NOTE (1): ActiveXperts SMS Messaging Server is an SMS messaging framework to allow sending, receiving and processing SMS messages. It is designed to implement any project that requires SMS messaging. Read more »
NOTE (2): ActiveXperts SMS Component provides developers with a fast and reliable SMPP API. Simply connect to the SMPP provider, bind using your credentials and call SubmitSms to send out the messages. Read more »
The Short Message Service (SMS), as defined within the GSM digital mobile phone standard that is popular in Europe, the Middle East, Asia, Africa and some parts of North America, has several unique features:
A single SMS can be up to 160 characters of text in length. Those 160 characters can comprise of words or numbers or an alphanumeric combination. Non-text based SMS' (for example, in binary format) are also supported.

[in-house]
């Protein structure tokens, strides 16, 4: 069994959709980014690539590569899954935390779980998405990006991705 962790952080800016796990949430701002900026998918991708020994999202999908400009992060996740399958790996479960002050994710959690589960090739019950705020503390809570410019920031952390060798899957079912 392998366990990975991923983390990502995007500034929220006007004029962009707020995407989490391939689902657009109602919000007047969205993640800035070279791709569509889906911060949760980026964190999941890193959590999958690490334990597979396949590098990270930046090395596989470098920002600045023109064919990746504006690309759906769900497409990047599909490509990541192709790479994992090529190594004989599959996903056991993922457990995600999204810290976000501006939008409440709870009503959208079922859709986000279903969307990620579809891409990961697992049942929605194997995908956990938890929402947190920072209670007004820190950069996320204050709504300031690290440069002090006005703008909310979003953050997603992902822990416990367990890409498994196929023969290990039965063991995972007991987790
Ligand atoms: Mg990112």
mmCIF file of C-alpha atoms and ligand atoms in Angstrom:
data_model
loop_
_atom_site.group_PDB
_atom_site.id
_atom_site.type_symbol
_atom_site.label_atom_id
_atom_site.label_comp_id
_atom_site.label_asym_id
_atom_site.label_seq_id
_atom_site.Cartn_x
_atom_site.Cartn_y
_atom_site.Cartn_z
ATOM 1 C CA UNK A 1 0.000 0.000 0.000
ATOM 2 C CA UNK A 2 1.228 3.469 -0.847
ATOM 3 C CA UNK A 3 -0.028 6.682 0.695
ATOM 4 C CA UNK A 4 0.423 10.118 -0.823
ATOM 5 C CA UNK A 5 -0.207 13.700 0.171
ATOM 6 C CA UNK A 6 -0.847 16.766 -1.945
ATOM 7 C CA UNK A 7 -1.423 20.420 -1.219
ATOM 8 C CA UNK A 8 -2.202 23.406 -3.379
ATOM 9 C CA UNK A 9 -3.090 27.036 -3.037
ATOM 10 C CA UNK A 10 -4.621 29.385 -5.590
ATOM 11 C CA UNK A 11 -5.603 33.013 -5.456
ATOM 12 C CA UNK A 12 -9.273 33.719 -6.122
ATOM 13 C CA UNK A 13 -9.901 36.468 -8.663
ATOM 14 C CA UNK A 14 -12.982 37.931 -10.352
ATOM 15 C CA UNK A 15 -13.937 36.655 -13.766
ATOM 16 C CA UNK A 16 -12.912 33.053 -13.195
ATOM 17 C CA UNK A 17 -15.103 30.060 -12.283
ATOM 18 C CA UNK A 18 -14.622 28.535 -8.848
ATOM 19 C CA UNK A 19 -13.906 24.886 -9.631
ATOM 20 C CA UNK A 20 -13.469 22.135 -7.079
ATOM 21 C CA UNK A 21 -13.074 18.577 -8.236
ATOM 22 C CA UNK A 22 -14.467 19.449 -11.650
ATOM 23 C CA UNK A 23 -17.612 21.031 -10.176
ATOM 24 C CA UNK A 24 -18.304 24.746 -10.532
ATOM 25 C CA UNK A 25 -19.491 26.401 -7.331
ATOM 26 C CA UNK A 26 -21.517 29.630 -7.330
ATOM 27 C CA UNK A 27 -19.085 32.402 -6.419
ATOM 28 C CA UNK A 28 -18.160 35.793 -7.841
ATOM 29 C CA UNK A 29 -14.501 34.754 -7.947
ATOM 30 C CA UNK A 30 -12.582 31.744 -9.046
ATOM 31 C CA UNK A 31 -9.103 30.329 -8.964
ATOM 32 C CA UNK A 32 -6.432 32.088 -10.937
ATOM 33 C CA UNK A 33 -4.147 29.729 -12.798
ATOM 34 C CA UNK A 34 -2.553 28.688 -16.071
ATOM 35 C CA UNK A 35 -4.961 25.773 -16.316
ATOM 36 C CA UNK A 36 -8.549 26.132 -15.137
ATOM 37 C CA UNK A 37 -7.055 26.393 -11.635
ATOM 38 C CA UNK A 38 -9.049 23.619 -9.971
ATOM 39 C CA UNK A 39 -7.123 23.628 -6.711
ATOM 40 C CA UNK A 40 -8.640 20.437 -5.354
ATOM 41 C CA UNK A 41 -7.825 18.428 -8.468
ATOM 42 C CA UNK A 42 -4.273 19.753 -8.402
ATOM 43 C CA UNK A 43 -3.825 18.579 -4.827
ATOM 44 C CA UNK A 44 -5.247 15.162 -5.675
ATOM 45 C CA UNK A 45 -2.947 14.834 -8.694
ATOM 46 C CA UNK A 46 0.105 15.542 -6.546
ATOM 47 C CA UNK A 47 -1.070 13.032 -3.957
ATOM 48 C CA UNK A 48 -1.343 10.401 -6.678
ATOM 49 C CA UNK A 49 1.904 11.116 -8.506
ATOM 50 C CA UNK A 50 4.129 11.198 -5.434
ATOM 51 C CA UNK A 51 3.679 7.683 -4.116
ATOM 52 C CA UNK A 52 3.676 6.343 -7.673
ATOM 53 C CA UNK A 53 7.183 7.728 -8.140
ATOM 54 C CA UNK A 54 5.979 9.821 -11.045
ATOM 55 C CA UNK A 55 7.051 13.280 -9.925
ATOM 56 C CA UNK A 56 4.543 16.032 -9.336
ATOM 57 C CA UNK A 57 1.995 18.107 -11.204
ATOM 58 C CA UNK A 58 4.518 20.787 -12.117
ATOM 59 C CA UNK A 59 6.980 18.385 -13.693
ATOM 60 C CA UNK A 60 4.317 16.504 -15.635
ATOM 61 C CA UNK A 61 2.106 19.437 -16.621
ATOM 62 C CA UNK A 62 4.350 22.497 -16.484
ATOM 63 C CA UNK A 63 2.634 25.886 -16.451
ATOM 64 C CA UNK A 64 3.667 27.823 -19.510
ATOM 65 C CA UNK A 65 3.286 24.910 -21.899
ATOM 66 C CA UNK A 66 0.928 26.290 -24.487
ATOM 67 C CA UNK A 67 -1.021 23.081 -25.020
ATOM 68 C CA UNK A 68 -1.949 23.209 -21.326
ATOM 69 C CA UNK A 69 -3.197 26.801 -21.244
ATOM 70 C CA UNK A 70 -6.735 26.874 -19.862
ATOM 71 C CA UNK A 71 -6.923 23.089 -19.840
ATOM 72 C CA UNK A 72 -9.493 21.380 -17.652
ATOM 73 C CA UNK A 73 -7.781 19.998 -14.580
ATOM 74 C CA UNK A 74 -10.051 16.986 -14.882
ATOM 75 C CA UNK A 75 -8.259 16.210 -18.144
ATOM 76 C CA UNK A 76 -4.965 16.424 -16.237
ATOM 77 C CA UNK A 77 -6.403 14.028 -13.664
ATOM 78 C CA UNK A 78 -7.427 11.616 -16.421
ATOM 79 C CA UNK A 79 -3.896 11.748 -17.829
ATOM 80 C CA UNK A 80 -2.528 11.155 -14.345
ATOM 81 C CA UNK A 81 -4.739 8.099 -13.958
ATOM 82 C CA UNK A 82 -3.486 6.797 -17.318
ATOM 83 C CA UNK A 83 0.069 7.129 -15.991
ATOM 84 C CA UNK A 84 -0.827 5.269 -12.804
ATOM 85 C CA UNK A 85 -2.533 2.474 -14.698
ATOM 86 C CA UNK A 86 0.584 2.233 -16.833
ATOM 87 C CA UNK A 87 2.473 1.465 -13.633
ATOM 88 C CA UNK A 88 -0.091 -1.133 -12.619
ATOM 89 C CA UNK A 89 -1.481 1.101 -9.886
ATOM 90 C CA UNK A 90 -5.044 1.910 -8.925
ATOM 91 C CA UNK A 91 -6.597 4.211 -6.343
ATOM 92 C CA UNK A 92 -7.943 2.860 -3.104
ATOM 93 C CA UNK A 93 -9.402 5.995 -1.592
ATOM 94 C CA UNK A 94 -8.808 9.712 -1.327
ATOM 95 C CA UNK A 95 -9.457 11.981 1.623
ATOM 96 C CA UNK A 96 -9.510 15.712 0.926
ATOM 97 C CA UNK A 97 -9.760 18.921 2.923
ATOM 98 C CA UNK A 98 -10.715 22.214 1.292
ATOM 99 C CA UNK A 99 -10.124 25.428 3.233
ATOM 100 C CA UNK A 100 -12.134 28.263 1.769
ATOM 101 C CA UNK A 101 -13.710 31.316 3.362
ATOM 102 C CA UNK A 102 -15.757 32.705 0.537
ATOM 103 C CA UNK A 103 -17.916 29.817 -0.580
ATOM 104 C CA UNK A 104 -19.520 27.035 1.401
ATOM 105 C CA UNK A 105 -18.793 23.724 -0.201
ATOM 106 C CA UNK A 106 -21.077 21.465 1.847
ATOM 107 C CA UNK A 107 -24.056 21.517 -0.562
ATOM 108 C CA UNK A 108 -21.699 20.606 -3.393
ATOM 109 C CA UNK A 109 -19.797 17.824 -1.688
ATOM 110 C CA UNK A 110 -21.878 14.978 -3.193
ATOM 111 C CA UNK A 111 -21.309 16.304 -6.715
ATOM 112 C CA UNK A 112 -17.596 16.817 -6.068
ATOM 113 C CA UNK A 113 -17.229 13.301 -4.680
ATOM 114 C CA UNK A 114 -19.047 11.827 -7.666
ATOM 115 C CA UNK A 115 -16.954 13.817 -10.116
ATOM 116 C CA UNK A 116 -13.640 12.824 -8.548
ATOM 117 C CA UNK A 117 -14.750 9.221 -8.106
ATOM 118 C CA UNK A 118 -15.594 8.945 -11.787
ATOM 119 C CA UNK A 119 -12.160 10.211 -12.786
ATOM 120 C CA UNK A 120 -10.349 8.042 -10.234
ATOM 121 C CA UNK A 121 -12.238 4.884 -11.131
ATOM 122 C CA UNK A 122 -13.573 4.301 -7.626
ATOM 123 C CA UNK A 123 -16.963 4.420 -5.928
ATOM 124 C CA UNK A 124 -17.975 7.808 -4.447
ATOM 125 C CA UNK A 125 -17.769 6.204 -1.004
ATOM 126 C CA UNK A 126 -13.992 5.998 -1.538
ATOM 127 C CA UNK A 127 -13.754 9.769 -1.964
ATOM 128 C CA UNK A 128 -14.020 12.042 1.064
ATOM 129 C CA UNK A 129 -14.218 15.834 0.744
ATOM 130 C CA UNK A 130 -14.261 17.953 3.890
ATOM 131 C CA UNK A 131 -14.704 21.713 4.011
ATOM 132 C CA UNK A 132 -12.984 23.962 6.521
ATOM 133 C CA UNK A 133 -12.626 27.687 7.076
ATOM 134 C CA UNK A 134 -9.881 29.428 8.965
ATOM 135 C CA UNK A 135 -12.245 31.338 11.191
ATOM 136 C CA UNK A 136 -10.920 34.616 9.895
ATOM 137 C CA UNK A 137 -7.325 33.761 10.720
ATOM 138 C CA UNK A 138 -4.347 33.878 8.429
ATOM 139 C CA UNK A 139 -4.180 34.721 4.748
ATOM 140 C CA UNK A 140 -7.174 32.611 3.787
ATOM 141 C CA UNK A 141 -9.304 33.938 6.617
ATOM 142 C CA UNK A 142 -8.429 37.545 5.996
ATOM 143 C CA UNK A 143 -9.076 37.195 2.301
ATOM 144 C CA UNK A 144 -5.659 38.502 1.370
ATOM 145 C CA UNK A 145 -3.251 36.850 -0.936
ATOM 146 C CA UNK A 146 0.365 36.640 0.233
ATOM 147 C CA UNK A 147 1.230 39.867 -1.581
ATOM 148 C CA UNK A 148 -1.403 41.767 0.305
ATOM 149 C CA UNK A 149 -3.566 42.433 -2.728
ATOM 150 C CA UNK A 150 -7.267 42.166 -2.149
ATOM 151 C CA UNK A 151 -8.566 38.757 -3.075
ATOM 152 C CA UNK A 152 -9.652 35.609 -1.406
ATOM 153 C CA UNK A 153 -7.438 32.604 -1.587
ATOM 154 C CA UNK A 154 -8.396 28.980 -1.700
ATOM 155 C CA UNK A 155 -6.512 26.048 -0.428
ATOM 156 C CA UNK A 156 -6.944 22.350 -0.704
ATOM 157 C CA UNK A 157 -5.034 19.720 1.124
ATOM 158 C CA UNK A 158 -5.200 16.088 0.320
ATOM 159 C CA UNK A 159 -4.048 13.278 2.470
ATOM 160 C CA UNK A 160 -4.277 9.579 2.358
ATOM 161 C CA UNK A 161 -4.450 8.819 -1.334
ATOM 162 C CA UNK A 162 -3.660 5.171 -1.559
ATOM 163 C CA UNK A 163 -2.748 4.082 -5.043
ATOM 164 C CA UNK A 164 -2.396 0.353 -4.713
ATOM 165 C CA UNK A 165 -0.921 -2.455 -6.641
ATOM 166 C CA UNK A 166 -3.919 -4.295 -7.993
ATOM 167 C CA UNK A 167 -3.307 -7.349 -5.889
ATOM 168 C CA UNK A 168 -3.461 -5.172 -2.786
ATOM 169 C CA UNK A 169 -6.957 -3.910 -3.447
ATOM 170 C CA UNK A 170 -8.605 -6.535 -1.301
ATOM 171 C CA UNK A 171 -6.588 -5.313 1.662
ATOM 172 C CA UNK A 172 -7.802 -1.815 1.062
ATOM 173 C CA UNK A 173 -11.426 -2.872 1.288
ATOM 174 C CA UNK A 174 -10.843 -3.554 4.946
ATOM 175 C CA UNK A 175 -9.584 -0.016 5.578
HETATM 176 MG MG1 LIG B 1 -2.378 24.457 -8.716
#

SMS is a store and forward service, in other words, SMS' are not sent directly from sender to recipient, but always via an SMS Center instead. Each mobile telephone network that supports SMS has one or more messaging centers to handle and manage the short messages.
SMS features confirmation of message delivery. This means that unlike paging, users do not simply send an SMS and trust and hope that it gets delivered. Instead the sender of the short message can receive a return message back notifying them whether the SMS has been delivered or not.
SMS' can be sent and received simultaneously with GSM voice, Data and Fax calls. This is possible because whereas voice, Data and Fax calls take over a dedicated radio channel for the duration of the call, short messages travel over and above the radio channel using the signaling path. As such, users of SMS rarely if ever get a busy or engaged signal as they can do during peak network usage times.